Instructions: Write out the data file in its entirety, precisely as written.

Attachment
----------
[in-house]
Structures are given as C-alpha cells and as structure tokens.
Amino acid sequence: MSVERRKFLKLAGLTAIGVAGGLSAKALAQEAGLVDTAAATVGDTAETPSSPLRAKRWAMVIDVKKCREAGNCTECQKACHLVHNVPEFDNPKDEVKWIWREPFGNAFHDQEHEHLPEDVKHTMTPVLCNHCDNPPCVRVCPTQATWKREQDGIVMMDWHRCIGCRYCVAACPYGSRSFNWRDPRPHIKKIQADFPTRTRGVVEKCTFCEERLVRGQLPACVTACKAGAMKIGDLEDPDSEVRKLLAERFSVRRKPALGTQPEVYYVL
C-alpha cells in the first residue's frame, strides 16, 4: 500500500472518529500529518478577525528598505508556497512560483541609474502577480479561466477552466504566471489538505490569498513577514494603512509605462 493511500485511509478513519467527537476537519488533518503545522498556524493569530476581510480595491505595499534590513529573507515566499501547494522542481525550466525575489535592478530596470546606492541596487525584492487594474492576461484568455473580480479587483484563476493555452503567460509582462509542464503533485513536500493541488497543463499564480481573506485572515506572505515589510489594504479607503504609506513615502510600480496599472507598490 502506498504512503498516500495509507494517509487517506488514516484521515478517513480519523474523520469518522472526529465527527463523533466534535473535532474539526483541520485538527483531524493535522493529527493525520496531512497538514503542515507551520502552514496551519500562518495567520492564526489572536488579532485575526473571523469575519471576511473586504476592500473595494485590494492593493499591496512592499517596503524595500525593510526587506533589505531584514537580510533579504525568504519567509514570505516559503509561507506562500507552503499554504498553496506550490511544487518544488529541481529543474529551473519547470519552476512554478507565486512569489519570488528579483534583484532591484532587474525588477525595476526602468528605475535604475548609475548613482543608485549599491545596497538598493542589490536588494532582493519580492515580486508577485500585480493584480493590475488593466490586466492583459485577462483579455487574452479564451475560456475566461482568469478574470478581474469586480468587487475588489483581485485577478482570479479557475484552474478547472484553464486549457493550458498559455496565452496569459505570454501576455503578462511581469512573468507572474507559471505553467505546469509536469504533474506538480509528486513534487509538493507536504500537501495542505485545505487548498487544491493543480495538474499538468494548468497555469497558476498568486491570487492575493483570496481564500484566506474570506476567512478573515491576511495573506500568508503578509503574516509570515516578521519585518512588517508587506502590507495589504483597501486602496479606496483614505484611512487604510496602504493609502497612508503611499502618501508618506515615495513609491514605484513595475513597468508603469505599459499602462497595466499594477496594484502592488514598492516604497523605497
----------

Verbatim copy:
[in-house]
Structures are given as C-alpha cells and as structure tokens.
Amino acid sequence: MSVERRKFLKLAGLTAIGVAGGLSAKALAQEAGLVDTAAATVGDTAETPSSPLRAKRWAMVIDVKKCREAGNCTECQKACHLVHNVPEFDNPKDEVKWIWREPFGNAFHDQEHEHLPEDVKHTMTPVLCNHCDNPPCVRVCPTQATWKREQDGIVMMDWHRCIGCRYCVAACPYGSRSFNWRDPRPHIKKIQADFPTRTRGVVEKCTFCEERLVRGQLPACVTACKAGAMKIGDLEDPDSEVRKLLAERFSVRRKPALGTQPEVYYVL
C-alpha cells in the first residue's frame, strides 16, 4: 500500500472518529500529518478577525528598505508556497512560483541609474502577480479561466477552466504566471489538505490569498513577514494603512509605462 493511500485511509478513519467527537476537519488533518503545522498556524493569530476581510480595491505595499534590513529573507515566499501547494522542481525550466525575489535592478530596470546606492541596487525584492487594474492576461484568455473580480479587483484563476493555452503567460509582462509542464503533485513536500493541488497543463499564480481573506485572515506572505515589510489594504479607503504609506513615502510600480496599472507598490 502506498504512503498516500495509507494517509487517506488514516484521515478517513480519523474523520469518522472526529465527527463523533466534535473535532474539526483541520485538527483531524493535522493529527493525520496531512497538514503542515507551520502552514496551519500562518495567520492564526489572536488579532485575526473571523469575519471576511473586504476592500473595494485590494492593493499591496512592499517596503524595500525593510526587506533589505531584514537580510533579504525568504519567509514570505516559503509561507506562500507552503499554504498553496506550490511544487518544488529541481529543474529551473519547470519552476512554478507565486512569489519570488528579483534583484532591484532587474525588477525595476526602468528605475535604475548609475548613482543608485549599491545596497538598493542589490536588494532582493519580492515580486508577485500585480493584480493590475488593466490586466492583459485577462483579455487574452479564451475560456475566461482568469478574470478581474469586480468587487475588489483581485485577478482570479479557475484552474478547472484553464486549457493550458498559455496565452496569459505570454501576455503578462511581469512573468507572474507559471505553467505546469509536469504533474506538480509528486513534487509538493507536504500537501495542505485545505487548498487544491493543480495538474499538468494548468497555469497558476498568486491570487492575493483570496481564500484566506474570506476567512478573515491576511495573506500568508503578509503574516509570515516578521519585518512588517508587506502590507495589504483597501486602496479606496483614505484611512487604510496602504493609502497612508503611499502618501508618506515615495513609491514605484513595475513597468508603469505599459499602462497595466499594477496594484502592488514598492516604497523605497